A Comparative study of intrathecal hyperbaric Bupivacaine with or without Morphine for Post-Operative Analgesia in Hysterectomy
Aims: The aim of the study is to compare the effect of addition of morphine with bupivacaine and bupivacaine alone in intrathecal anesthesia for the quality and the duration of analgesia in hysterectomy.
Methods: Prospective randomized analytical study was conducted in patients undergoing hysterectomy under spinal anesthesia over period of one year. Patients were randomized into two groups: hyperbaric bupivacaine (15mg) only or hyperbaric bupivacaine (15mg) plus morphine (0.2mg). The mean duration for the request of first analgesia in post-operative period, mean visual analogue scale (VAS) score at the time of request of analgesia and common adverse effects were compared.
Results: The post-operative analgesia was prolonged (260.32 Vs. 154.34 minutes) along with low VAS pain scale (5 vs. 7.5) in combination group but the respiratory depression was significantly high.
Conclusions: The addition of morphine to hyperbaric bupivacaine prolongs the total duration of sensory analgesia, causes significantly greater frequencies of respiratory depression and causes no significant increase in other complications like hypotension, bradycardia, nausea and vomiting and pruritus, in comparison to patients receiving intrathecal hyperbaric bupivacaine only.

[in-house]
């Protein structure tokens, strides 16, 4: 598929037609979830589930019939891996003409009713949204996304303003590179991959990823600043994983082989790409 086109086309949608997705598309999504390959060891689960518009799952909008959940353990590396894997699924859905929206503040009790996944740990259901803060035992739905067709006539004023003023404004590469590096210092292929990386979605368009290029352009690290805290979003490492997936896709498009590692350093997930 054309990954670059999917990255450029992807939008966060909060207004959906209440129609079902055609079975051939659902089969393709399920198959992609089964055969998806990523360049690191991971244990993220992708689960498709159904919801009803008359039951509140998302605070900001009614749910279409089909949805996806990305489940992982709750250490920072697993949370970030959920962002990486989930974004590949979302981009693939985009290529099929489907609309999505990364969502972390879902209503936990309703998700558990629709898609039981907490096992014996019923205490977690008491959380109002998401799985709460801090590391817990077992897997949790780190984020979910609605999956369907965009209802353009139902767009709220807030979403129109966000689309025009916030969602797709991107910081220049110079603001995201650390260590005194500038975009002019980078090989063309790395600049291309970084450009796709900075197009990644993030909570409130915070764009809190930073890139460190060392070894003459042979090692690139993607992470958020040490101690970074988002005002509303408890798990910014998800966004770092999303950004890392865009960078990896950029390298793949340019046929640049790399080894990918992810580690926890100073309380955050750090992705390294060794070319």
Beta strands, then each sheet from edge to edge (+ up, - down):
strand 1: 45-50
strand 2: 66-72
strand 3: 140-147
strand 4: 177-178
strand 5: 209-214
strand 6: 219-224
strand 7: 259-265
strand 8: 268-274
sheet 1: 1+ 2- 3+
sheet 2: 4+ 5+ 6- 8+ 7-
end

Keywords: adverse effects; hyperbaric bupivacaine; morphine; post-operative analgesia; spinal anesthesia
Copyright on any research article in the Nepal Journal of Obstetrics and Gynaecology is retained by the author(s).
The authors grant the Nepal Journal of Obstetrics and Gynaecology a license to publish the article and identify itself as the original publisher.
Articles in the Nepal Journal of Obstetrics and Gynaecology are Open Access articles published under the Creative Commons CC BY-NC License (https://creativecommons.org/licenses/by-nc/4.0/)
This license permits use, distribution and reproduction in any medium, provided the original work is properly cited, and it is not used for commercial purposes.